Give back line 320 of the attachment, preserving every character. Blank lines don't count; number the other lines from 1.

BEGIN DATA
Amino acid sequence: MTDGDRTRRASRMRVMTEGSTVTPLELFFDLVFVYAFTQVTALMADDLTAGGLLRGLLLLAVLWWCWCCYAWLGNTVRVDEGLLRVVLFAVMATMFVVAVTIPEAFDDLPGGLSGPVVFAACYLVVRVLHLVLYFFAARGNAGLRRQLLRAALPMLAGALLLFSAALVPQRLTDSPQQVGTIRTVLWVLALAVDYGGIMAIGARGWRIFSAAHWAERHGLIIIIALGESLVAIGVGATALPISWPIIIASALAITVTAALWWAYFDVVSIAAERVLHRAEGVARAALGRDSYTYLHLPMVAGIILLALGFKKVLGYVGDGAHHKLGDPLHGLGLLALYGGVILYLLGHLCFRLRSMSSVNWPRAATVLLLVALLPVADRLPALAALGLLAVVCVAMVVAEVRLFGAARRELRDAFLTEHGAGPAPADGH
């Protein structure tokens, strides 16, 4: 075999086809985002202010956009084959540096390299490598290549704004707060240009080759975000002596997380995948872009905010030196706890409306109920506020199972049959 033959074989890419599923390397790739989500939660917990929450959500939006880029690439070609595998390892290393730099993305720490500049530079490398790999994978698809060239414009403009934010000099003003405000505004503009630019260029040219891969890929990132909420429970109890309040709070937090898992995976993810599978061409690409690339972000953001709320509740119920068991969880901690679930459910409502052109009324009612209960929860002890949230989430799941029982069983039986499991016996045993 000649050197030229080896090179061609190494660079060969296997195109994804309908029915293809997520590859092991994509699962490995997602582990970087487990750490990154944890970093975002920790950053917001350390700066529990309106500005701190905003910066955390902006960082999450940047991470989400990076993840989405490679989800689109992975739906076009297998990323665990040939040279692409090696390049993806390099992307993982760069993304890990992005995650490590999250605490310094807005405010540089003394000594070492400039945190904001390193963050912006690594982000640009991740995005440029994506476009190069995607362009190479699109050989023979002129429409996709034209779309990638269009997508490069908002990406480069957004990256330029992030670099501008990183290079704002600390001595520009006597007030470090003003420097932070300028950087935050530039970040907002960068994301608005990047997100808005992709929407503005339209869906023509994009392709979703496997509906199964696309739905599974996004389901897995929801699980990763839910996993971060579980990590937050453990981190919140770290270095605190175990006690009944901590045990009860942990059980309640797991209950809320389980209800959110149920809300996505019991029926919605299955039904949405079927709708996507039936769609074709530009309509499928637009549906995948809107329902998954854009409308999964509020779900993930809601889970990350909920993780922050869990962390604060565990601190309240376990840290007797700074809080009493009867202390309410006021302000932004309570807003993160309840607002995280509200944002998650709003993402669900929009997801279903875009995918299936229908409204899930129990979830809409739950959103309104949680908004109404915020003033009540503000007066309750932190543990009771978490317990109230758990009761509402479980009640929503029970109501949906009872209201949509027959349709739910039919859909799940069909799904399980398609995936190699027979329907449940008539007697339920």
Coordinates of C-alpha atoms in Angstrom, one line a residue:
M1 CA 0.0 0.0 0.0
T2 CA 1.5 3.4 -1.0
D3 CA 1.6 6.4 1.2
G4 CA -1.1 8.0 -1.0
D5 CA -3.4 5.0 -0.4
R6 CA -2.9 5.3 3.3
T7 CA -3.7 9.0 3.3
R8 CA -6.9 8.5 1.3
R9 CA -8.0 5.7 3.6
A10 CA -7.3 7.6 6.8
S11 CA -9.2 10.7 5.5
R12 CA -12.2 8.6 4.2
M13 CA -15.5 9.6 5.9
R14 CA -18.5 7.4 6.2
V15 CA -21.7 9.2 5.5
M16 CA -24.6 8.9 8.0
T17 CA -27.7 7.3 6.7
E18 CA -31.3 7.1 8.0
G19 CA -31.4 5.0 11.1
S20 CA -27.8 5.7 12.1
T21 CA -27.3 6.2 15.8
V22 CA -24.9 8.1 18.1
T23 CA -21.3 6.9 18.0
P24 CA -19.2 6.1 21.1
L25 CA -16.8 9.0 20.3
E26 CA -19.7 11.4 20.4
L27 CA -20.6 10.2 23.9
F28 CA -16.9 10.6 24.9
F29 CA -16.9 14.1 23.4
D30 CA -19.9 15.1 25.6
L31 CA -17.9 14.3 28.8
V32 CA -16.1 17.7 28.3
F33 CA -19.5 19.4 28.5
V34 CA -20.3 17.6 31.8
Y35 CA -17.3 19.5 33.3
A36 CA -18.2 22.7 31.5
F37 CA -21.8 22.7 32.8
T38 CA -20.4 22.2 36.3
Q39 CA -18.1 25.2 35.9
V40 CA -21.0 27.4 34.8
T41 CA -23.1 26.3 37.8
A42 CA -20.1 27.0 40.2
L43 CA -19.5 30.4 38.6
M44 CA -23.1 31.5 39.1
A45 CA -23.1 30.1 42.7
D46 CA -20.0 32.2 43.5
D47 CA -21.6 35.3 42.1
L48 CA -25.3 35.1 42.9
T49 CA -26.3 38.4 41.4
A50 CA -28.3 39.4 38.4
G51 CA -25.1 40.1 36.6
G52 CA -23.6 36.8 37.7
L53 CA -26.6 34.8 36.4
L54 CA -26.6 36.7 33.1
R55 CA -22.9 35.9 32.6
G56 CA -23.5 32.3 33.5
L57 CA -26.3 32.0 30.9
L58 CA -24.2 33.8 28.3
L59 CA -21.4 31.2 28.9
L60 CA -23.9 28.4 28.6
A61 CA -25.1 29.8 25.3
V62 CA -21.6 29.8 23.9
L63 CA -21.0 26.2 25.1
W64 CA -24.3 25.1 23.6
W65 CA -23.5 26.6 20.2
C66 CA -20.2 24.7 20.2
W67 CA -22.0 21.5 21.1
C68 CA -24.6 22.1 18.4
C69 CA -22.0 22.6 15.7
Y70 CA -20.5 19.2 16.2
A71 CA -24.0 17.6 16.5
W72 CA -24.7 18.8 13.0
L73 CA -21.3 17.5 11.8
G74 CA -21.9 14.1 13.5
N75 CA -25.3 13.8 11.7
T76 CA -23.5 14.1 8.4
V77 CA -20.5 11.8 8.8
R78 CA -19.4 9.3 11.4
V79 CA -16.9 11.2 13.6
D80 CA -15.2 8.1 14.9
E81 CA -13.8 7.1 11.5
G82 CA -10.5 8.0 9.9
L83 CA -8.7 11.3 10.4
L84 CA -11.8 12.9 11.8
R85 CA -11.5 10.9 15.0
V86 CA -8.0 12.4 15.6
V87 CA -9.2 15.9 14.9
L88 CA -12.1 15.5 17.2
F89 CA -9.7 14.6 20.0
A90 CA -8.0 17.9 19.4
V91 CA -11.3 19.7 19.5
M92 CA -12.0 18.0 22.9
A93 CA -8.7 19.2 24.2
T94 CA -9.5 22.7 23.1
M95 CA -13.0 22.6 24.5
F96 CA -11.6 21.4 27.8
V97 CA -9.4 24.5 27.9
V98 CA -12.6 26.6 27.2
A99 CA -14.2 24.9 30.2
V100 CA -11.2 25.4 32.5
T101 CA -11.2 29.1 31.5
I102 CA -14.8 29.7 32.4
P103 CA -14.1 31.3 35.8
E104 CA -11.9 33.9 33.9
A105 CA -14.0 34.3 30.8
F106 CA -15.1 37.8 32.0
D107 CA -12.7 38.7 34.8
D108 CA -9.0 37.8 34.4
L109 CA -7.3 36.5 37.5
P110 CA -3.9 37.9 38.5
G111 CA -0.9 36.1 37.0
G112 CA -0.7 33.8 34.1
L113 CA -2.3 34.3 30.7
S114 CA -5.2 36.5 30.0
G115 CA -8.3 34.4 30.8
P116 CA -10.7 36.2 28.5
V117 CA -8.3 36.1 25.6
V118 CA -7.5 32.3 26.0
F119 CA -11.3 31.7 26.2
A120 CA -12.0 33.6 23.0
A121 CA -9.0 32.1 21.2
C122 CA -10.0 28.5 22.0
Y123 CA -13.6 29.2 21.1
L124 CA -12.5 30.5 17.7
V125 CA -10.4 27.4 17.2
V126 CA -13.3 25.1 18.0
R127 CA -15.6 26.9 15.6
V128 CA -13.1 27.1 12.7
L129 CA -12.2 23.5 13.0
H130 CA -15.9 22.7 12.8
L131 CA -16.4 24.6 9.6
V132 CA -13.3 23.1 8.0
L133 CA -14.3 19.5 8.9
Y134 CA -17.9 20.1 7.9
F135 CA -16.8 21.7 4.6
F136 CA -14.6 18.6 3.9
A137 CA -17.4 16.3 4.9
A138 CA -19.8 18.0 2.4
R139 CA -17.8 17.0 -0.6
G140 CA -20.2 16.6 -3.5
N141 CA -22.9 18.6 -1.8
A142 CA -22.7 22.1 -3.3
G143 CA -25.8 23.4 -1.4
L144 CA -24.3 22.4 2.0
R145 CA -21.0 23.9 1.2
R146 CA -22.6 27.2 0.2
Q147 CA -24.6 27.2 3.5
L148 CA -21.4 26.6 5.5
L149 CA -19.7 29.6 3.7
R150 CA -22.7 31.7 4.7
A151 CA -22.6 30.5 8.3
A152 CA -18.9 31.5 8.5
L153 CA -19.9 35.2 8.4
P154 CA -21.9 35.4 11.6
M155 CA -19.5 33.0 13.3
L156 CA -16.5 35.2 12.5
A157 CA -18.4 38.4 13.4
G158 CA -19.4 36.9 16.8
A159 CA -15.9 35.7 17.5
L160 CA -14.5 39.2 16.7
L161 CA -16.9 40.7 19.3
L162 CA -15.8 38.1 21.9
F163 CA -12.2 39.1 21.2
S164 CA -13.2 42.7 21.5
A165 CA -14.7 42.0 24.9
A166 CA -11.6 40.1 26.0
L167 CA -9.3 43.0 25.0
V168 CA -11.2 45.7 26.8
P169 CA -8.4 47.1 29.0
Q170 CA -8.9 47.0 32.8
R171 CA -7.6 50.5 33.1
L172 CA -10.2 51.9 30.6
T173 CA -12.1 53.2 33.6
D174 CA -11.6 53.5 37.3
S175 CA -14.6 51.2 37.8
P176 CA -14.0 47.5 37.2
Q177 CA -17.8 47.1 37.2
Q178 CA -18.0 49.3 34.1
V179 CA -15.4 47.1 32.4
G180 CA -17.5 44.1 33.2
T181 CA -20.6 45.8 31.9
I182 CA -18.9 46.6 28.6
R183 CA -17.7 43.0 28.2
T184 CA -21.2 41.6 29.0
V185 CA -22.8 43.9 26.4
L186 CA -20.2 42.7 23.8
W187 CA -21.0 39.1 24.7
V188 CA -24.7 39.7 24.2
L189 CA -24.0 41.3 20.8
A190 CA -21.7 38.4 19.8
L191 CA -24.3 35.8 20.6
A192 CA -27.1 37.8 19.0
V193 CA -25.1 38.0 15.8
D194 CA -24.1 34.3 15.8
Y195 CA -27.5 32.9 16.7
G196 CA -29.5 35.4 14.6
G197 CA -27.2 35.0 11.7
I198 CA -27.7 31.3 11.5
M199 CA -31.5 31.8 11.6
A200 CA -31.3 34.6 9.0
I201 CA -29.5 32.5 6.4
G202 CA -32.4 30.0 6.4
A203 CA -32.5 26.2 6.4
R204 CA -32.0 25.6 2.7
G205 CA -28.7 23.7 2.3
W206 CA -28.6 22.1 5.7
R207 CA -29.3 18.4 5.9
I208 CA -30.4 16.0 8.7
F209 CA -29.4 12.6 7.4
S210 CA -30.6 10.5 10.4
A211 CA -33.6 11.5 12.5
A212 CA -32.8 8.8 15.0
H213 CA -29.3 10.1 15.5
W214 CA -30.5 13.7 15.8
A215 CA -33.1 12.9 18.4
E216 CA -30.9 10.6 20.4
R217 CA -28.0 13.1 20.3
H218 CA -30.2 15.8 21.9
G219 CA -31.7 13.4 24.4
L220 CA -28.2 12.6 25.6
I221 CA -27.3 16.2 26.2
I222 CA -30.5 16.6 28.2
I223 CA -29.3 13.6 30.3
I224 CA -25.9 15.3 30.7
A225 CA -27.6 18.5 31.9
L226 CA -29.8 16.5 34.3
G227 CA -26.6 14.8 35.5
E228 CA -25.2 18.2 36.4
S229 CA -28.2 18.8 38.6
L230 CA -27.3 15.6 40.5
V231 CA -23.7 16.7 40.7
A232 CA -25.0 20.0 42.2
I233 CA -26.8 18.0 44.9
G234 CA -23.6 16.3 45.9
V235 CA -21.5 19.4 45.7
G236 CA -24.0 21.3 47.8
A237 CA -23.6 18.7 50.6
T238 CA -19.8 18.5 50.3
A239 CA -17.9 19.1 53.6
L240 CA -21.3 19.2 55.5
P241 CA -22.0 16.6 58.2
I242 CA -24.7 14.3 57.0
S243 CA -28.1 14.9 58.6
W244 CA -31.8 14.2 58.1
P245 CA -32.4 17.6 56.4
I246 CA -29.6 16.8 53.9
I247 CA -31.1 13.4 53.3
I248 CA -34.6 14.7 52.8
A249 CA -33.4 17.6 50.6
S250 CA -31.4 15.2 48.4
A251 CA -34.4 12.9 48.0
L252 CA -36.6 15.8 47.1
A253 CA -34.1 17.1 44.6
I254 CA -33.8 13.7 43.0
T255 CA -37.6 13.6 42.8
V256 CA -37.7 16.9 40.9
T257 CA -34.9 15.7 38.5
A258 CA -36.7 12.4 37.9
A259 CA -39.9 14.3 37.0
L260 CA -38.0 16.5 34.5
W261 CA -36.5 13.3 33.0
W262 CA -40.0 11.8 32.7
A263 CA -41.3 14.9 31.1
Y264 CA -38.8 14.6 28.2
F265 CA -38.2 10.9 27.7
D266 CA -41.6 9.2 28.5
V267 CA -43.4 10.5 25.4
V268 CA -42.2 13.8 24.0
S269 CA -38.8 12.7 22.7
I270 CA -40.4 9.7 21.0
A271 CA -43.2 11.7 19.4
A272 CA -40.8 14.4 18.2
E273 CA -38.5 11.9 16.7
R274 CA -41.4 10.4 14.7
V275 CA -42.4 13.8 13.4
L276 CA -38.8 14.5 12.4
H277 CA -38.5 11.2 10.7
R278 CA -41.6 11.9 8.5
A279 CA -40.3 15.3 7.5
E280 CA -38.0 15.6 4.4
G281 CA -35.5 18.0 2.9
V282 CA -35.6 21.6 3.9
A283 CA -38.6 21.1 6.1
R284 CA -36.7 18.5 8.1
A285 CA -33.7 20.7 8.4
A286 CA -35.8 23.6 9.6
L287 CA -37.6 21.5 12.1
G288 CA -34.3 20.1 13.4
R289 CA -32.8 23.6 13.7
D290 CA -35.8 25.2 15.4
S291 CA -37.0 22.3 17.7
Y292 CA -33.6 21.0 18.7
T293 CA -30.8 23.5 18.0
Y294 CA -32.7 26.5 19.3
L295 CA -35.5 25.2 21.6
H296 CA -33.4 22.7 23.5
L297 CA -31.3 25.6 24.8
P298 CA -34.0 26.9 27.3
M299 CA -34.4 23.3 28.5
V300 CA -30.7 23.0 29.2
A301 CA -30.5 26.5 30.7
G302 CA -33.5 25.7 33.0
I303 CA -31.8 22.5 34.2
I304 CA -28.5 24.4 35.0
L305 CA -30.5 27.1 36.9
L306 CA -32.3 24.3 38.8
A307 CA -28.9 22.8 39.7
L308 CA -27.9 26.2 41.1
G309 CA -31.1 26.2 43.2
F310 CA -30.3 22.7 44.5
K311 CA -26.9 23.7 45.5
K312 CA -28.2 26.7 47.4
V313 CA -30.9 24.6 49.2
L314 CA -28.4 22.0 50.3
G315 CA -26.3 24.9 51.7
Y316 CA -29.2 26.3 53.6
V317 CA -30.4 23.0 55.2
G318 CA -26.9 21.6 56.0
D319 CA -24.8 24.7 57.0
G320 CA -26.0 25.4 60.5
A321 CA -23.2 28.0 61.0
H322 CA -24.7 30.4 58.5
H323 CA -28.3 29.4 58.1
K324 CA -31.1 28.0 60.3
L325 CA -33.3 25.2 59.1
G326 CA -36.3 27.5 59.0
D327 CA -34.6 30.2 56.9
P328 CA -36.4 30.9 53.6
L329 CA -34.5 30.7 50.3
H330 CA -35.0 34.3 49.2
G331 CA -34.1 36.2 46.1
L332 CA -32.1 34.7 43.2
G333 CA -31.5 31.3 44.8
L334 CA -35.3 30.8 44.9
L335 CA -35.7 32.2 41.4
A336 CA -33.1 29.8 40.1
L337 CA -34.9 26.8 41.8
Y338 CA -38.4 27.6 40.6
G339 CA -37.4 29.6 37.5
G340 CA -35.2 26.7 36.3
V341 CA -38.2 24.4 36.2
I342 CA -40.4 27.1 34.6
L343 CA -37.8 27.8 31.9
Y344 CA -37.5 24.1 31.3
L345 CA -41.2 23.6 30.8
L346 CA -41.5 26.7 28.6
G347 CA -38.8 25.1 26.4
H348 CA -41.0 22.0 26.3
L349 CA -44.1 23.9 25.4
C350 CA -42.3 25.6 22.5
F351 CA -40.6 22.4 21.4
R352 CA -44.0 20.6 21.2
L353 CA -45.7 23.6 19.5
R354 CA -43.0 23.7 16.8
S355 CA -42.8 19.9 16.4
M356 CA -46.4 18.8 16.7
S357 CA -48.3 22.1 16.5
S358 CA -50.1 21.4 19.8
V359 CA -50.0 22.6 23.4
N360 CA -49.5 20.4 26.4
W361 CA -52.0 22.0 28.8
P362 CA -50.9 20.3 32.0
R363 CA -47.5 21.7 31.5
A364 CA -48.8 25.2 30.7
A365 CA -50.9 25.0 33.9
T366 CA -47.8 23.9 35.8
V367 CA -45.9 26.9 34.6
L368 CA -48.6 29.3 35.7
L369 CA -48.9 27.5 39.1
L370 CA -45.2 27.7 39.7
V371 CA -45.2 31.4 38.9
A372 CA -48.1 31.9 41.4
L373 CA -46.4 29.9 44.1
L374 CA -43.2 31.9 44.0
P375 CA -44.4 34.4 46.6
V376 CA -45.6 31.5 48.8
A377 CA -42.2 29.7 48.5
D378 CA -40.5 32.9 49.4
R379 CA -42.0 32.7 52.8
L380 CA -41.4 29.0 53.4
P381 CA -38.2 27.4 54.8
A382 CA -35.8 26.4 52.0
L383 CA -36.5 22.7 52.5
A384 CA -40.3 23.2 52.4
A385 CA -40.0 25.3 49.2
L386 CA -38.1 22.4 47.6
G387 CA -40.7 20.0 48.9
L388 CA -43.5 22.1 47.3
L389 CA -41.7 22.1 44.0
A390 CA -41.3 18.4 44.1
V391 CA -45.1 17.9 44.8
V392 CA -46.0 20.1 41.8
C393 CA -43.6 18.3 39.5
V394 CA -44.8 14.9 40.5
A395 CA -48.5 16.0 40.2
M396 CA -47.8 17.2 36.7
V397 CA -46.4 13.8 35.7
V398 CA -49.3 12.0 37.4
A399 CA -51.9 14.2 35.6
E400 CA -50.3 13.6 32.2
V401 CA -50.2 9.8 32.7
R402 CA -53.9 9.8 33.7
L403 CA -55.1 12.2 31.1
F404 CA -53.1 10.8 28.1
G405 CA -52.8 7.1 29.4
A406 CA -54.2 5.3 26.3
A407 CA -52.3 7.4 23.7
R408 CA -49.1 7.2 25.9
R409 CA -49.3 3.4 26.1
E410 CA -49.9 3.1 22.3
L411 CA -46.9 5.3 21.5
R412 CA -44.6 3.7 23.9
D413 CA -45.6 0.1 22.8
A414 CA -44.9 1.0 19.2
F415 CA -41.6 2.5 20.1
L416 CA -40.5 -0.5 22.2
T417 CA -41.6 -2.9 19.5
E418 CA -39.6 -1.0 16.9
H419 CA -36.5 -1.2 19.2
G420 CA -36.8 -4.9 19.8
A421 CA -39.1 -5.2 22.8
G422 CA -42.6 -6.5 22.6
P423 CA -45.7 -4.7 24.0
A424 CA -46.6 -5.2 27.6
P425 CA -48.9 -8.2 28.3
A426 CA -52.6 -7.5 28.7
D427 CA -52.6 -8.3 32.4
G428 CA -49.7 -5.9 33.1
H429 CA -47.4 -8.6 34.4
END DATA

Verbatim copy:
V317 CA -30.4 23.0 55.2